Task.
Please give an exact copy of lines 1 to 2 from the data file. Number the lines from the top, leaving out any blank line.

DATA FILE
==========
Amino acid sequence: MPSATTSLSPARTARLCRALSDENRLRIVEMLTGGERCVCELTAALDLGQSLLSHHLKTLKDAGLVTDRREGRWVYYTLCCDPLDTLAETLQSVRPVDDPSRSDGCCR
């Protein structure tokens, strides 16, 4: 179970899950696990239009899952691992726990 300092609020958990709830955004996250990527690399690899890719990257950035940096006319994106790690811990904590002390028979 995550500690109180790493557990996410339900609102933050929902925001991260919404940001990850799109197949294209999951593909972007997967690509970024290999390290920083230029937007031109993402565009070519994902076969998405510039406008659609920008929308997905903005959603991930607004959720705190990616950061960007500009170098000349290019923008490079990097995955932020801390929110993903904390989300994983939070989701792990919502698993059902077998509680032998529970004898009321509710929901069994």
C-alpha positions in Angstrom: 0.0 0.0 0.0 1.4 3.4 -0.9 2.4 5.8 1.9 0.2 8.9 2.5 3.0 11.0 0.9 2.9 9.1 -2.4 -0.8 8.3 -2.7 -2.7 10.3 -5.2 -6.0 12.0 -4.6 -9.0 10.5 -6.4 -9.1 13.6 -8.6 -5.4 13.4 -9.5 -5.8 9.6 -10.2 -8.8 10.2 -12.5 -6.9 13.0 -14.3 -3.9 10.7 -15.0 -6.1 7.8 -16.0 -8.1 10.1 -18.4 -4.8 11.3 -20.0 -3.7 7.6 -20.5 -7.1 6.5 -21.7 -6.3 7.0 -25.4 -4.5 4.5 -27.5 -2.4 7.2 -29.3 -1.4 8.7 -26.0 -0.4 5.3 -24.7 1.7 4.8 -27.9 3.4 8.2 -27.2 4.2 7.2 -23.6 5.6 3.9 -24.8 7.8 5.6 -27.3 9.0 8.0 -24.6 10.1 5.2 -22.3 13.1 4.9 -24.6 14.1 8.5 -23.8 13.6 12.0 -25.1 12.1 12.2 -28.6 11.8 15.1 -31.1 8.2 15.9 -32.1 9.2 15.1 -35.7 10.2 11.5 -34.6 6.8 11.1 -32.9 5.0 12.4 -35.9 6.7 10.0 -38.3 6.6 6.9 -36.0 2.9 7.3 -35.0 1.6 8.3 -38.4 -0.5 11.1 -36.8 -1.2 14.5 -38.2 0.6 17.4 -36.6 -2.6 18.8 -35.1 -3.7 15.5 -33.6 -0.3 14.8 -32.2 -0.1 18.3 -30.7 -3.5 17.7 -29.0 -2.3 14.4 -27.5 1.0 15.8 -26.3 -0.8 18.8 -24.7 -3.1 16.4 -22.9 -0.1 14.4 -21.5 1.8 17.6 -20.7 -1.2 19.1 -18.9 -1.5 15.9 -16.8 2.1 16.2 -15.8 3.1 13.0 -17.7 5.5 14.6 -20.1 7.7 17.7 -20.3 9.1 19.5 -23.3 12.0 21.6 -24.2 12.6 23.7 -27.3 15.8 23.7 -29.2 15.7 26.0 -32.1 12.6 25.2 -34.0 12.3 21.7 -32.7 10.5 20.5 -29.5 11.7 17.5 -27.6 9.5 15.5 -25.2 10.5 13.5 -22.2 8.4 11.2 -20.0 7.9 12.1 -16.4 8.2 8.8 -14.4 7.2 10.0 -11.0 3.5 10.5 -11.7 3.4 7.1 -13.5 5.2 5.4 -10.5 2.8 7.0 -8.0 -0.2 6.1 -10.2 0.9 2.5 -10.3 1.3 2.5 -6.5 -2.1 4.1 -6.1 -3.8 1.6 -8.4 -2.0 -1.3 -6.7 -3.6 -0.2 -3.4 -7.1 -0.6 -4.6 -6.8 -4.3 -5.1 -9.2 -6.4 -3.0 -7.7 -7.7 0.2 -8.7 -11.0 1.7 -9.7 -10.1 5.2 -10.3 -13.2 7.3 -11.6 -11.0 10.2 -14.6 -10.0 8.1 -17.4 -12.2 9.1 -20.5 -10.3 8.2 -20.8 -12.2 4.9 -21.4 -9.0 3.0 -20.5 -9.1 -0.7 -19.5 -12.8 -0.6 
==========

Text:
Amino acid sequence: MPSATTSLSPARTARLCRALSDENRLRIVEMLTGGERCVCELTAALDLGQSLLSHHLKTLKDAGLVTDRREGRWVYYTLCCDPLDTLAETLQSVRPVDDPSRSDGCCR
């Protein structure tokens, strides 16, 4: 179970899950696990239009899952691992726990 300092609020958990709830955004996250990527690399690899890719990257950035940096006319994106790690811990904590002390028979 995550500690109180790493557990996410339900609102933050929902925001991260919404940001990850799109197949294209999951593909972007997967690509970024290999390290920083230029937007031109993402565009070519994902076969998405510039406008659609920008929308997905903005959603991930607004959720705190990616950061960007500009170098000349290019923008490079990097995955932020801390929110993903904390989300994983939070989701792990919502698993059902077998509680032998529970004898009321509710929901069994």